When contemplating launching a new product or service into a crowded and competitive marketplace, the sobering statistic that three-quarters of new CPG products fail to perform adequately cannot be far from marketers’ minds. Defying these odds is no mean feat, and requires effort and smart thinking at all stages of the innovation process. One area that is of paramount importance is to truly understand the target customer. Who is this product for? What are their unmet needs? And what will make them hand over their hard-earned cash?
Answering these questions satisfactorily can involve examining consumers from many angles, and looking not just at the here-and-now but taking the wider view of how their lives are evolving and what will be their needs five or ten years in the future. Combined with the almost altruistic desire to understand how we can make people’s lives better, brands also have to make hard-headed commercial decisions about a particular group. Should we be appealing to them more, or should we be focussing our marketing efforts elsewhere?
One group of consumers that has been attracting a good deal attention from the world’s marketers is of course the Millennials, who are rightly seen as representing an important source of current and future revenue growth, and whose different attitudes and behaviours are expected to disrupt multiple categories from automotive to travel to financial services.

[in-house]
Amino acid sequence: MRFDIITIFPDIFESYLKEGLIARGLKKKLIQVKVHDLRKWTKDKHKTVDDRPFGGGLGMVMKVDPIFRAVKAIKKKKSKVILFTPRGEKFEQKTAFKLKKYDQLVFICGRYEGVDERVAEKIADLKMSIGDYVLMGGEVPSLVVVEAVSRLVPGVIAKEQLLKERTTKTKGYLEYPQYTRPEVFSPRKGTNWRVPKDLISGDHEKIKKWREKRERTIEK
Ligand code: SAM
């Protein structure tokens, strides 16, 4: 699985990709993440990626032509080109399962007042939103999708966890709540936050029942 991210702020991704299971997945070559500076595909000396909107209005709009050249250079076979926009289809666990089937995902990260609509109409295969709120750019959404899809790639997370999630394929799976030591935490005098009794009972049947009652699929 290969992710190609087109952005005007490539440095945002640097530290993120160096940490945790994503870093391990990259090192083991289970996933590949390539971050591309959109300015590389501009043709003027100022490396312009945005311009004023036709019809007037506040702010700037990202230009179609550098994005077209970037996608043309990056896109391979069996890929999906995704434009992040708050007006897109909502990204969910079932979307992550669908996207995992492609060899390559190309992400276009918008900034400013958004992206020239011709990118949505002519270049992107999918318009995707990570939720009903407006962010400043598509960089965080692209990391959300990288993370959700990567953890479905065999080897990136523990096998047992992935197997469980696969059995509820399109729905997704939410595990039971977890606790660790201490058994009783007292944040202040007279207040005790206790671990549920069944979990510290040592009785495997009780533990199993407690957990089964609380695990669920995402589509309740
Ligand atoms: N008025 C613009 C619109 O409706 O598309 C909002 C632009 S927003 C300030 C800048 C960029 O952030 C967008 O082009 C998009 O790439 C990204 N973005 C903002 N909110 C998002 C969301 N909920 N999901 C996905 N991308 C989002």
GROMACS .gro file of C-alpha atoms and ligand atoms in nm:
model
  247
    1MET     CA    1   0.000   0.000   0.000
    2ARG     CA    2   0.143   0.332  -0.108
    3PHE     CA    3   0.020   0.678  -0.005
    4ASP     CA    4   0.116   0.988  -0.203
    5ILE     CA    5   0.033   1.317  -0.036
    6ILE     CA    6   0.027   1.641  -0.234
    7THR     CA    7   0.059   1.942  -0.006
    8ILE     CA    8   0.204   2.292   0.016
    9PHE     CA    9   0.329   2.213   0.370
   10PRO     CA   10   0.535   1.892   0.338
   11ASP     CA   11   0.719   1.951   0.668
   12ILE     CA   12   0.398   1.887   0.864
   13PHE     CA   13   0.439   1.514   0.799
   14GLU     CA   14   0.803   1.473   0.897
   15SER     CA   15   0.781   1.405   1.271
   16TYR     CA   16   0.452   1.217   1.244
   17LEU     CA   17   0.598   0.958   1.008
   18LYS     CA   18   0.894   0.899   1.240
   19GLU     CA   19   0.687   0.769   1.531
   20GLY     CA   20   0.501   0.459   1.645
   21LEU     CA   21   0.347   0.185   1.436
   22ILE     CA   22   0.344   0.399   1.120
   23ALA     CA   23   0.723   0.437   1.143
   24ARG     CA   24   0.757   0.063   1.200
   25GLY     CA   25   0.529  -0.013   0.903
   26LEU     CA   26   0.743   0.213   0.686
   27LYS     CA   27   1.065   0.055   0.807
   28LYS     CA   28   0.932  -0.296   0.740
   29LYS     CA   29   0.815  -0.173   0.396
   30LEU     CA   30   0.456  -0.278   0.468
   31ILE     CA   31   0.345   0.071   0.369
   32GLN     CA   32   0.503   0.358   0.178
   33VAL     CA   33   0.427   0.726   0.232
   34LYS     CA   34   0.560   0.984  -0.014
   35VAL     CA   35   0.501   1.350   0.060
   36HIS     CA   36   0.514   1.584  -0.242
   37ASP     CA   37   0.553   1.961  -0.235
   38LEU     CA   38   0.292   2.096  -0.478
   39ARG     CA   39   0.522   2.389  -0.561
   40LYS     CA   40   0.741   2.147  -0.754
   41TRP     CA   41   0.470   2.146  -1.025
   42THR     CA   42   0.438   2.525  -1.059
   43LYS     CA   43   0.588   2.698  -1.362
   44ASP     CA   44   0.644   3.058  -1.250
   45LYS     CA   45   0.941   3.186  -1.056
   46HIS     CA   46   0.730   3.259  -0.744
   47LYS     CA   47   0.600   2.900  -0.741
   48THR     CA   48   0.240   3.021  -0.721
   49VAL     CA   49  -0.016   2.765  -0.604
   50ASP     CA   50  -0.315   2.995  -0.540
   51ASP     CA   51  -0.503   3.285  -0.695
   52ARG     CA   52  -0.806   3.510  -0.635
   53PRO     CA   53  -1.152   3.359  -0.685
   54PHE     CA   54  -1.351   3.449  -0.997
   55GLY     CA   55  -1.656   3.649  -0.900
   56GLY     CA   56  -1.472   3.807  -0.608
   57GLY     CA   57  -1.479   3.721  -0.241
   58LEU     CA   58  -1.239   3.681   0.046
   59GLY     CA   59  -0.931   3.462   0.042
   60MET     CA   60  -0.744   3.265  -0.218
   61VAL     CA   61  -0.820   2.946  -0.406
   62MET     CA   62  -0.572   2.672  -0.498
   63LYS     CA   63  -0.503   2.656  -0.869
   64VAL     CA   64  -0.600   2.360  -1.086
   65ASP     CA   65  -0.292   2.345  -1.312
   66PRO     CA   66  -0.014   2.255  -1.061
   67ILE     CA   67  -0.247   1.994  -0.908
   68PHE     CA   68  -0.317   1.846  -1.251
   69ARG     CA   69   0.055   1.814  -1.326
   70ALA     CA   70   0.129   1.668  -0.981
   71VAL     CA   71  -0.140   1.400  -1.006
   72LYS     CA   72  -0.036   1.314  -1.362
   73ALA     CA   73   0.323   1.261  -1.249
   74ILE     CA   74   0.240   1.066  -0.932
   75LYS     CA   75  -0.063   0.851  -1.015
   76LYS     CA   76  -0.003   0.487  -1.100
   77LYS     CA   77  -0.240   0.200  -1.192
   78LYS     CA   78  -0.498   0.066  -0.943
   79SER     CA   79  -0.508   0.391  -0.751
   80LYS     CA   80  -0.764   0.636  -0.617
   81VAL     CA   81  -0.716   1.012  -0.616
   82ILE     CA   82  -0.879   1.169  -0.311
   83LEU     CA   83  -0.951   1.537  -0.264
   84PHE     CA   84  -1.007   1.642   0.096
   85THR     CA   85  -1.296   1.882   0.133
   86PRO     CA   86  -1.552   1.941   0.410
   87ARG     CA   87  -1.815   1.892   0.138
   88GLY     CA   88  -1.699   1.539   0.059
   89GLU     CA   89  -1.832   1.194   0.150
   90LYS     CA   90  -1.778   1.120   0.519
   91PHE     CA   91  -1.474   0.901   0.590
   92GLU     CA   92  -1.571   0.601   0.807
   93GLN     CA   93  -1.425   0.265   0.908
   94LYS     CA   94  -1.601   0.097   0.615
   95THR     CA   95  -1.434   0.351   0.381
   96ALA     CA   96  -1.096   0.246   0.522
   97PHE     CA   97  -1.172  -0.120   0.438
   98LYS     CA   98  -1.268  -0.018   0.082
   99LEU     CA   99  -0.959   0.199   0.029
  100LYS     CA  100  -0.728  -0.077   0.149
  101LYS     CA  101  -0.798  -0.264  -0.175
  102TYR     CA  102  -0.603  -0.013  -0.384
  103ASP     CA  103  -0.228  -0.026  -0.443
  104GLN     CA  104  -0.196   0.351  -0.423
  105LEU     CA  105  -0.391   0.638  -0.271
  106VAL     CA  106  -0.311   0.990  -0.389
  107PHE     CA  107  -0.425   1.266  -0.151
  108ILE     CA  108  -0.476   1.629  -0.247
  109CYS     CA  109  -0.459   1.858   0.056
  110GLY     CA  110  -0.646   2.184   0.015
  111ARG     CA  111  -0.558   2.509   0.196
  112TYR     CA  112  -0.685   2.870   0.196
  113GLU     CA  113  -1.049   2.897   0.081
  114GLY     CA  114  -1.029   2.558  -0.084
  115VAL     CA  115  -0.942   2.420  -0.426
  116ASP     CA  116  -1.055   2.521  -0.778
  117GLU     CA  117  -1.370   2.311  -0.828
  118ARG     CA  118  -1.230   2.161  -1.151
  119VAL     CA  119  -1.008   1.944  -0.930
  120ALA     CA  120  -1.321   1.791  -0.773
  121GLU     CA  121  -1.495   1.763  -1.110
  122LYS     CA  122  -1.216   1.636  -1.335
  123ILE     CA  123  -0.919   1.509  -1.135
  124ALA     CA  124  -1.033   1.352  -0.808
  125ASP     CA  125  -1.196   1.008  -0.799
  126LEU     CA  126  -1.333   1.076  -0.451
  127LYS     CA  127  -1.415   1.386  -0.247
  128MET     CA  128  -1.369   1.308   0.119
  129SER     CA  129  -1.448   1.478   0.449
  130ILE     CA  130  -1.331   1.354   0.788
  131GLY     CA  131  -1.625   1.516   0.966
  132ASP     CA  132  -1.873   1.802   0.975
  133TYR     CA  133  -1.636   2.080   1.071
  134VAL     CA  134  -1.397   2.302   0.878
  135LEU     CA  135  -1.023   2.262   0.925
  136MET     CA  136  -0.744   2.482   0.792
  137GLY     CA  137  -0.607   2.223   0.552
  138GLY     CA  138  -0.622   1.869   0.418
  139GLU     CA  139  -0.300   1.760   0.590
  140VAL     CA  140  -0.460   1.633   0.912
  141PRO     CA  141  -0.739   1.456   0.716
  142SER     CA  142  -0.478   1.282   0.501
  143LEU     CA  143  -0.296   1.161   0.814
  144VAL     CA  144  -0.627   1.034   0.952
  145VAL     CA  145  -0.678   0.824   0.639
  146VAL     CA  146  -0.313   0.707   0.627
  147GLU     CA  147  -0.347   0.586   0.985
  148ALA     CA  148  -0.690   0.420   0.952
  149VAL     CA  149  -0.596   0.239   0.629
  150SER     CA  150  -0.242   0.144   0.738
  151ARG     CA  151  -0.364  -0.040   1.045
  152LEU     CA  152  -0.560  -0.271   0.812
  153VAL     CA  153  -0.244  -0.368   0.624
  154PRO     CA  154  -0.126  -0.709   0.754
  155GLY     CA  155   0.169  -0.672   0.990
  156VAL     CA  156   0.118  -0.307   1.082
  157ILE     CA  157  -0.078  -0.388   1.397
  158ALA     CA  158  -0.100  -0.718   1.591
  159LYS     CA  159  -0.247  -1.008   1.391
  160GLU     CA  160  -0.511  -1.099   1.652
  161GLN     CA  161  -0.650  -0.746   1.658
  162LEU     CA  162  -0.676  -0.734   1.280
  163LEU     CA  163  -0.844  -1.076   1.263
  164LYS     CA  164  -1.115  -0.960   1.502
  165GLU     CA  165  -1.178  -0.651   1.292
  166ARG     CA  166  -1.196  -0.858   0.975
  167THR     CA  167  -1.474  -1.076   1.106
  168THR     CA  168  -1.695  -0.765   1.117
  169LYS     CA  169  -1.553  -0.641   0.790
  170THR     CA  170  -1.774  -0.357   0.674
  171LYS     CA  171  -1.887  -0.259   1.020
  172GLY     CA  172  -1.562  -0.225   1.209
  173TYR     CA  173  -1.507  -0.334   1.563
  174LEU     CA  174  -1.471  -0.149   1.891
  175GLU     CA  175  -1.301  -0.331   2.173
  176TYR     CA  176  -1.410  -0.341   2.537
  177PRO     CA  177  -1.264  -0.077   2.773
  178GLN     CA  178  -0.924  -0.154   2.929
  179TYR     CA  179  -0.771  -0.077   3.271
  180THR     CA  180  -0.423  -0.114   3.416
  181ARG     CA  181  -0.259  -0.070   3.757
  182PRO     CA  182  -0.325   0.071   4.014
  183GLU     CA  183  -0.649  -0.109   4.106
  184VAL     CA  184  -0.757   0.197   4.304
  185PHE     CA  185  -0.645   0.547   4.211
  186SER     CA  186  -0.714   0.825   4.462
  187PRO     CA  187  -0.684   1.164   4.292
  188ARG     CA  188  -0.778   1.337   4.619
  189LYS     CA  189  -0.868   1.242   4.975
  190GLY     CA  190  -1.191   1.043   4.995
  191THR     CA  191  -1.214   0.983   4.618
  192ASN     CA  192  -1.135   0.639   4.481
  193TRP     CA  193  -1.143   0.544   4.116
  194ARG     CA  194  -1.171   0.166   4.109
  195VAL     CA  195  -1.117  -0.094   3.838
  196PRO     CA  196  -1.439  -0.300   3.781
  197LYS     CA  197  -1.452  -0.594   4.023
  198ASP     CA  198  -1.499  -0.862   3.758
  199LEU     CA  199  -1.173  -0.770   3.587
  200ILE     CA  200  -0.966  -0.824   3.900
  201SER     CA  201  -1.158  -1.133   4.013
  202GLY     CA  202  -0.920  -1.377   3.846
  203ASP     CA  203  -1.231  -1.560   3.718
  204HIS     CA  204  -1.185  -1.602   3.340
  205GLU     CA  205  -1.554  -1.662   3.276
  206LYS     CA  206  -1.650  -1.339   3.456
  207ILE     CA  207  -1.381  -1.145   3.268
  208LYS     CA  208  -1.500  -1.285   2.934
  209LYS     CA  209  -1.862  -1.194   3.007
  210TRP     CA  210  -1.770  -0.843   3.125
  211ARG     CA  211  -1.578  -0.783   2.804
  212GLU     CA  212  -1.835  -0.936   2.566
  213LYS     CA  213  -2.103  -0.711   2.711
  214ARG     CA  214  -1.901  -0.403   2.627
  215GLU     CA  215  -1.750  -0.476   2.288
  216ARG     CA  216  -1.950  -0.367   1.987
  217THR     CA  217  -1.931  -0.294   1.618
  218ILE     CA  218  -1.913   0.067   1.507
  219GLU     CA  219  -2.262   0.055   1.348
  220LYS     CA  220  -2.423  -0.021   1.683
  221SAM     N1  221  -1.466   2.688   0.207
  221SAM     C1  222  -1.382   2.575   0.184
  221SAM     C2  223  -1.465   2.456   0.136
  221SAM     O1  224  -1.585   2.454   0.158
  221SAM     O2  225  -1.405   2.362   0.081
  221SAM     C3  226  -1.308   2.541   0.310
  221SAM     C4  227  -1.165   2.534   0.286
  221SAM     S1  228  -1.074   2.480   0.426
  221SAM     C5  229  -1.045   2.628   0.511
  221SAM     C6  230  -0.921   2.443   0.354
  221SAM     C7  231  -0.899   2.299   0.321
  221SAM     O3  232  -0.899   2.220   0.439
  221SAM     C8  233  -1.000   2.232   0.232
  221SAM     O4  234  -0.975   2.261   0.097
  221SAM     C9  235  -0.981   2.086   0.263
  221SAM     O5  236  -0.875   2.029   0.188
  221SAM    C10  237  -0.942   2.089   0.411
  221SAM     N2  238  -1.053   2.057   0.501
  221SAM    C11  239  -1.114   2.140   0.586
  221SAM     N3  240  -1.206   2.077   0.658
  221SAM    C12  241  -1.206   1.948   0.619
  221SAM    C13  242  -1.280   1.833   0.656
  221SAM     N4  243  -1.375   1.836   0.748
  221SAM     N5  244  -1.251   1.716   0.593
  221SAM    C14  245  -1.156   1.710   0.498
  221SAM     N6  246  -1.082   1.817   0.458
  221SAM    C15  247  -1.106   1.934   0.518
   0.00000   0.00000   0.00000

With the eldest of this group now firmly in parenting territory, one recent area we explored was how to help millennial parents get their shopping done. Our Consumer Life analysis showed that as a relatively affluent but time-poor segment with a liking for prestige, they place above-average important on convenience and are prepared to pay a premium for products and services that make their lives easier.
There are certainly many opportunities for innovative ways to help this group get on with their busy lives. Despite the current focus on Millennials, it is important not to underestimate the continued and growing importance of older consumers to future revenues around the world. Indeed, recent analysis has shown that those aged over 60 in mature markets of the world will account for fully one third of consumption growth to 2030. Again, in order to fully unlock the potential that this group poses it will be necessary to understand what they’re looking for and how to meet their needs.
Consumer Life data show that while Millennials are more likely than average to look for innovations that are unique, fun and harness the latest technology, older consumers over-index on a larger number of factors including finding easier and simpler ways of doing things, as well as saving money. The key learning here is that far from being conservative and averse to change, older consumers could be the most receptive to the right kind of innovation that enhances their lives in practical ways.
Looking specifically at the Smart Home category, while Millennials could appear at first glance to be the most promising target as early adopters of technology, there is a case to be made for focusing on the needs of older consumers instead. They are more likely to be home owners, and to have sufficient disposable income. In particular, the so-called sandwich generation has many and often complex needs relating to both their parents and their children that could be alleviated by the right innovations in this category.
Identifying a clearly-defined target in this way, and pinpointing consumer needs from an early stage, is the way to create a robust basis for further development throughout the innovation journey.
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